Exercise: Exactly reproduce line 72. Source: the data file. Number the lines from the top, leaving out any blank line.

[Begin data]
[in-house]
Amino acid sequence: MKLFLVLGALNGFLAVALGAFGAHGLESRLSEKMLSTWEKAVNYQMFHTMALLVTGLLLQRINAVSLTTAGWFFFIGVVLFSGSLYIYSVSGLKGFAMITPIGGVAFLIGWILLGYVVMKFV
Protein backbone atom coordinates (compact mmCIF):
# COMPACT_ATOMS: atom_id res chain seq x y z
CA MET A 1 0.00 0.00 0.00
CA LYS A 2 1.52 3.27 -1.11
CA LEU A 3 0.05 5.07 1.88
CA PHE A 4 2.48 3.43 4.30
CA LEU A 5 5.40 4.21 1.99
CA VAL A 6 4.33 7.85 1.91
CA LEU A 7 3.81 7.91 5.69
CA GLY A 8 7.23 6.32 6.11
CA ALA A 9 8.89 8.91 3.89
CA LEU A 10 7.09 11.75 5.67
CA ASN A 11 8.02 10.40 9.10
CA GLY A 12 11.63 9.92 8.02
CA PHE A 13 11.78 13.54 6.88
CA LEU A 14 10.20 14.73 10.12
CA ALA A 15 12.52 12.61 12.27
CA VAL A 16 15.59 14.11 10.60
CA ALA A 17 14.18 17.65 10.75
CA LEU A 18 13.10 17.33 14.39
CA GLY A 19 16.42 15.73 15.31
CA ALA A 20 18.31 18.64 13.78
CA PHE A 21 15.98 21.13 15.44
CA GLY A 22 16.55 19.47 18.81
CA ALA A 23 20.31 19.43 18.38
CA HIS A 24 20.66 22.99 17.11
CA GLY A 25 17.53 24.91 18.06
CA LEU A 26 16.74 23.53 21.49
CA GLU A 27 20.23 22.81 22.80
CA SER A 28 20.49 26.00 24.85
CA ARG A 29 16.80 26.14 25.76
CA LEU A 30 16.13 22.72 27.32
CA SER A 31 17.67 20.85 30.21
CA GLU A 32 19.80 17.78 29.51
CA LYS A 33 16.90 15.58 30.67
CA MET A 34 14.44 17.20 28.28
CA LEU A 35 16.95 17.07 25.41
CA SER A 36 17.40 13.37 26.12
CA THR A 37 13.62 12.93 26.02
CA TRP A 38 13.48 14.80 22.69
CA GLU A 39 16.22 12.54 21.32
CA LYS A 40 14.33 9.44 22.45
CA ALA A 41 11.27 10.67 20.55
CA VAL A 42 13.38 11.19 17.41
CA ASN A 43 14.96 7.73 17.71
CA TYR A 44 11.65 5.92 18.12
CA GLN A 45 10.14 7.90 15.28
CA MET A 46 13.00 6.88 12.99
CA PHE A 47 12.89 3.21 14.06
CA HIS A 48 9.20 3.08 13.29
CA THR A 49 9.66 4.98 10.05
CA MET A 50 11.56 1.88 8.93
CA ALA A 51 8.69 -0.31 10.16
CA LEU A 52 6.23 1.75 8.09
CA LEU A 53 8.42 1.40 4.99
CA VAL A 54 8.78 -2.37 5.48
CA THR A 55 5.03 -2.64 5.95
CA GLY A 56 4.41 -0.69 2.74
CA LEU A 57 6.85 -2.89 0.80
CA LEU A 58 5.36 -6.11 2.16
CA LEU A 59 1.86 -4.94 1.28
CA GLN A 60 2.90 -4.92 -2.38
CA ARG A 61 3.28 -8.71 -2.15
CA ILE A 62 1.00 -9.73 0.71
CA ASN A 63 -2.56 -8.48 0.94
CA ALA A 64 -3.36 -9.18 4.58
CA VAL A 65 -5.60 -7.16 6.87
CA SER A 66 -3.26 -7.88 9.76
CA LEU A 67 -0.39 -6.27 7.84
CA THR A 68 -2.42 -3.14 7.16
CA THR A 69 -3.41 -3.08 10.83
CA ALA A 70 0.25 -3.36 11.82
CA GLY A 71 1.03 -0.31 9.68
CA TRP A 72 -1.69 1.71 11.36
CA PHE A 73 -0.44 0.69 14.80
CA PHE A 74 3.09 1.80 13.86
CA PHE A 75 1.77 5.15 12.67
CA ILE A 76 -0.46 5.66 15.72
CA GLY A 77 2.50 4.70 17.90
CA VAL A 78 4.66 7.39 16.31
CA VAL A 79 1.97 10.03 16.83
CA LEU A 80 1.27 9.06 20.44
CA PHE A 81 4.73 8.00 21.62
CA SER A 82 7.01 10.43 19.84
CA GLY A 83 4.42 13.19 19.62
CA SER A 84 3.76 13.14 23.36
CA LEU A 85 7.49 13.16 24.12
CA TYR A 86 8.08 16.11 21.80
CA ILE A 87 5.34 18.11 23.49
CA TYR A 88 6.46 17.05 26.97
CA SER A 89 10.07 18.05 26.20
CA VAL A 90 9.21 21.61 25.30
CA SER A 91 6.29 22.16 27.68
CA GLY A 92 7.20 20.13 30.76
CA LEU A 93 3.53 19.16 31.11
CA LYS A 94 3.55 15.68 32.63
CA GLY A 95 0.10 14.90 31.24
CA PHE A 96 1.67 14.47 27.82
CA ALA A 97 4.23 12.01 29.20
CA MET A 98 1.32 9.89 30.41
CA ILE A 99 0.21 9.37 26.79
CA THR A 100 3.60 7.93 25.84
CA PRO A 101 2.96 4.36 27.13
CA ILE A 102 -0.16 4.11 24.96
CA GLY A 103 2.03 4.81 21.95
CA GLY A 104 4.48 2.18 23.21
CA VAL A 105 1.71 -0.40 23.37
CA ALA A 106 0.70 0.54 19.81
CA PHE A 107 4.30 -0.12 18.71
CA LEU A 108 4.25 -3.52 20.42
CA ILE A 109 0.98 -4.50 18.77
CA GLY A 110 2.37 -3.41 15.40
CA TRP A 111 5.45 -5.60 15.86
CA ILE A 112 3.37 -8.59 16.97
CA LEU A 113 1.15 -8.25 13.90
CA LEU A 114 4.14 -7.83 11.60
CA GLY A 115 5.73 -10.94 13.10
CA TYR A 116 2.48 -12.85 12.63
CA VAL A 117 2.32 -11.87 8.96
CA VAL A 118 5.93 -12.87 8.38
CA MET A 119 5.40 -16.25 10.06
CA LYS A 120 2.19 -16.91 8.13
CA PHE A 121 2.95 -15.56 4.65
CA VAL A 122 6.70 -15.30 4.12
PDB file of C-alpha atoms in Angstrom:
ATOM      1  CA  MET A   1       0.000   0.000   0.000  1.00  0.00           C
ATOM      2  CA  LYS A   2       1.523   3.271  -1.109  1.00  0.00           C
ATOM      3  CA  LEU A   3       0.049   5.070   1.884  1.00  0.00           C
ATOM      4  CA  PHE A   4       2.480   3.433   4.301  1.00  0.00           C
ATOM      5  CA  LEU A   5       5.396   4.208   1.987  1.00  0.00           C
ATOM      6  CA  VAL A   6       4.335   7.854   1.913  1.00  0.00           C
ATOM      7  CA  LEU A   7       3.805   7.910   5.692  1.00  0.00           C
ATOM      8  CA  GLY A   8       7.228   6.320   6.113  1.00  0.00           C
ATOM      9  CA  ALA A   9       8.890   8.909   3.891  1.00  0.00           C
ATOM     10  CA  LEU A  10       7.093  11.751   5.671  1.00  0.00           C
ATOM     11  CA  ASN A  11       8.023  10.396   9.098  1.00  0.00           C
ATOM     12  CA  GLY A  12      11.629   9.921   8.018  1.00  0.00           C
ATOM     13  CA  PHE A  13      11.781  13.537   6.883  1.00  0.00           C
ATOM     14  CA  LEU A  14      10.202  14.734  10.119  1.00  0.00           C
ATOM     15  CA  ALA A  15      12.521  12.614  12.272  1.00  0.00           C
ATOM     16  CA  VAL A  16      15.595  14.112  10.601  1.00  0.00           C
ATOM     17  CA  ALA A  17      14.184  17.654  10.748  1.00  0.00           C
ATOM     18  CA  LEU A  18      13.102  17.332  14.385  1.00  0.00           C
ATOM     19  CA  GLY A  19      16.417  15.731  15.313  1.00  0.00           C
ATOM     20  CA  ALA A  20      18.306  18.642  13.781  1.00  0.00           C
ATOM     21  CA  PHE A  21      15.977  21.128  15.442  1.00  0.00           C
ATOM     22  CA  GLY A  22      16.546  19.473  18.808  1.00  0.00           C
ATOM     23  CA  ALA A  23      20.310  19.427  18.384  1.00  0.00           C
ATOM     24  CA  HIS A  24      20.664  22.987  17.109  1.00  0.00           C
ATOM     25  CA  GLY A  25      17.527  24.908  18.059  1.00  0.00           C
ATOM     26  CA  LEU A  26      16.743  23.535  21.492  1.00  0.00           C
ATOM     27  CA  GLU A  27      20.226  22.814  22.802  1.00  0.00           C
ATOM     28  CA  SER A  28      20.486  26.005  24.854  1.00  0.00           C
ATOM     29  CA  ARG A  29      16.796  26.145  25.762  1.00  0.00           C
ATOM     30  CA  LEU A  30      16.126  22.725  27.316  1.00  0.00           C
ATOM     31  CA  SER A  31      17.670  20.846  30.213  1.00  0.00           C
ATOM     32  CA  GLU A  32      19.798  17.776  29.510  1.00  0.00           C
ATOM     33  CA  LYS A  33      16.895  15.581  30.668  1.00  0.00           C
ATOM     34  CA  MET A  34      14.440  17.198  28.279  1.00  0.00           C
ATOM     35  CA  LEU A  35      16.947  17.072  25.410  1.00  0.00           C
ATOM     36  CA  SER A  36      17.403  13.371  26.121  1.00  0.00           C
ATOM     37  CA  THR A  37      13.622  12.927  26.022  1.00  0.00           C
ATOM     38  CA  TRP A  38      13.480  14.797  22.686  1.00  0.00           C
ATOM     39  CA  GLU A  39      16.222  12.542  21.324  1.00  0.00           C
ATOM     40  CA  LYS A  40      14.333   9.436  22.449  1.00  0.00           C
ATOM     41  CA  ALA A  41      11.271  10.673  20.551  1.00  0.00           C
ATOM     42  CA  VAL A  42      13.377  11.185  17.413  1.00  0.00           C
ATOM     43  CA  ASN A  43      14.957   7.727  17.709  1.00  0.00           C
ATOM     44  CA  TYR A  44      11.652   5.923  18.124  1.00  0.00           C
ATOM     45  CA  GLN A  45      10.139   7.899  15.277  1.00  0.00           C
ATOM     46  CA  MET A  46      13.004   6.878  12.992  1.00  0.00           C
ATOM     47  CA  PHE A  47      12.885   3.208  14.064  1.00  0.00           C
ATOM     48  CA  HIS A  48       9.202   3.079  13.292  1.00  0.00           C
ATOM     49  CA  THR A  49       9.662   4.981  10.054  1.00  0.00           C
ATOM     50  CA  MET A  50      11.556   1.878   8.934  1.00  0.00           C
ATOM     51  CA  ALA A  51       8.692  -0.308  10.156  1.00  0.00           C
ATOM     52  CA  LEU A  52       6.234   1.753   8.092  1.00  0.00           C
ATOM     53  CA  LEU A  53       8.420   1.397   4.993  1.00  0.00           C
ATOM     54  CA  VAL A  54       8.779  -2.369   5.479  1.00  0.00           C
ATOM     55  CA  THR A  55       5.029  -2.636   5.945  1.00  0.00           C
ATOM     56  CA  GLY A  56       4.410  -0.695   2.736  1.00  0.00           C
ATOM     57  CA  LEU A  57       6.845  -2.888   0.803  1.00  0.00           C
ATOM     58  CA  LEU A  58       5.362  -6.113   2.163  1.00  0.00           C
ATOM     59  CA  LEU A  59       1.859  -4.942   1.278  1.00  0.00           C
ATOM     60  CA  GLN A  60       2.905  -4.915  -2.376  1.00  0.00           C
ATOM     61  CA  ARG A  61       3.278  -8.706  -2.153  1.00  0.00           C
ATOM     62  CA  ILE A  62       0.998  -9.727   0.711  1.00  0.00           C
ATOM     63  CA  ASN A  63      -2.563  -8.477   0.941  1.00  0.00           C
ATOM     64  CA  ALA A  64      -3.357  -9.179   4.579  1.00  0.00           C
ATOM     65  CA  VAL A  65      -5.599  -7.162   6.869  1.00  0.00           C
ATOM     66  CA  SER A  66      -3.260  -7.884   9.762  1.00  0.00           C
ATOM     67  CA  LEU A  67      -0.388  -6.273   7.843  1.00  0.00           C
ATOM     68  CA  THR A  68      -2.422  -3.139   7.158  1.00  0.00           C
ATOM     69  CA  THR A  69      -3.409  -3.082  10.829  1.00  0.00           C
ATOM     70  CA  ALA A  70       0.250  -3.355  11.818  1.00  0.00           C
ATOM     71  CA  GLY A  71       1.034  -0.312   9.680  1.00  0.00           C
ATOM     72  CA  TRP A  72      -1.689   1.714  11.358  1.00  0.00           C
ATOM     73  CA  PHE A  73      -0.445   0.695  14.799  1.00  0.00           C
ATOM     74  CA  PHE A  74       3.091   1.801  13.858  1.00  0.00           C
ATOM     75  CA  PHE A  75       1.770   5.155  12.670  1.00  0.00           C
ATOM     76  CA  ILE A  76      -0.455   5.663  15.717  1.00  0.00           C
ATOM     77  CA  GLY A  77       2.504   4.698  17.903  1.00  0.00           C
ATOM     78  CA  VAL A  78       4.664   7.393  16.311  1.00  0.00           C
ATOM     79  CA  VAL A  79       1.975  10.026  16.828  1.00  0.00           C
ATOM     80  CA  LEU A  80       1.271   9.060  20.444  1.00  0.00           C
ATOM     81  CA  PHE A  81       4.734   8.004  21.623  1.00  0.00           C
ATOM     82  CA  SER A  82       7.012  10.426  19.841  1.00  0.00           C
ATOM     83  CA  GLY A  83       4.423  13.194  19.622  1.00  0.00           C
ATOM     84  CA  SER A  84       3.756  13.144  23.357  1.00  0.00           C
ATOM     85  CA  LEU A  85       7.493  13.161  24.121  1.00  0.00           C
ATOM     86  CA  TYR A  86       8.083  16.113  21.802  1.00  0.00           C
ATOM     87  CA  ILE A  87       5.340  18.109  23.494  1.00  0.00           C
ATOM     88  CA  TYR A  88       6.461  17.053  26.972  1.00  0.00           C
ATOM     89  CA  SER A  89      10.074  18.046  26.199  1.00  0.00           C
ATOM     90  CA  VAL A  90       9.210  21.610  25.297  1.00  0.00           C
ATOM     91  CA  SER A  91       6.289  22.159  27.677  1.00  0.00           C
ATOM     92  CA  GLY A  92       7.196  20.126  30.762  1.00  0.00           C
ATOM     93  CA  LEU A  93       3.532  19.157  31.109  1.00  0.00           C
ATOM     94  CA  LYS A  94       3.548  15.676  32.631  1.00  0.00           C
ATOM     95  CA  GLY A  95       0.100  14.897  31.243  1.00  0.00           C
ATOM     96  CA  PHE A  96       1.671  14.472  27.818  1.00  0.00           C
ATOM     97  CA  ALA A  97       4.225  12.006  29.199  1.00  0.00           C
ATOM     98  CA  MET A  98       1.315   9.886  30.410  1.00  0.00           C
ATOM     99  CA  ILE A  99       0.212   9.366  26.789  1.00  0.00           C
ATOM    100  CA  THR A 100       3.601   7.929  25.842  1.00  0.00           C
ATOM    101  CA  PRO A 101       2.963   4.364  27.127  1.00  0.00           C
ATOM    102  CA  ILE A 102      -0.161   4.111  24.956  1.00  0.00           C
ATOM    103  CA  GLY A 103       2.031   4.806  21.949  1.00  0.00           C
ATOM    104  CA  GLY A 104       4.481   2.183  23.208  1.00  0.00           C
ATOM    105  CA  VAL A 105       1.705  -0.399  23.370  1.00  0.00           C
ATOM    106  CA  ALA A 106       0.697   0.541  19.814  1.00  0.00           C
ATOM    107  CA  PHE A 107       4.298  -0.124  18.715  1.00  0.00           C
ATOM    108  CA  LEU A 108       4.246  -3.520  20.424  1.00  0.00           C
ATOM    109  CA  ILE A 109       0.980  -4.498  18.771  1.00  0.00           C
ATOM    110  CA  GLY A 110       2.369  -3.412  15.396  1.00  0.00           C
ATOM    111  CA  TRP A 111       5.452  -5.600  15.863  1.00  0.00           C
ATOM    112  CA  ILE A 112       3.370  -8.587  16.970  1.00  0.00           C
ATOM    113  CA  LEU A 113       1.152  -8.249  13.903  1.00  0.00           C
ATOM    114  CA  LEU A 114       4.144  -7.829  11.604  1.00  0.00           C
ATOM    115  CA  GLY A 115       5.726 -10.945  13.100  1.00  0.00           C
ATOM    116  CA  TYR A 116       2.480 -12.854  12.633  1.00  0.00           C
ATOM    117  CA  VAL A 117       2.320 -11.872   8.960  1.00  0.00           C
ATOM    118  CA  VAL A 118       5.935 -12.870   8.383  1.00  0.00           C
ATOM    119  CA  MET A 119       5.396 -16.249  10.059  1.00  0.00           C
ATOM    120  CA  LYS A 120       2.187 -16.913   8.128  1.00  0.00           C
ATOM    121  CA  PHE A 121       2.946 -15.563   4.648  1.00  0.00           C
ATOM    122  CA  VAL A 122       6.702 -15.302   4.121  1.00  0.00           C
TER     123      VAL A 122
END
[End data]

CA THR A 68 -2.42 -3.14 7.16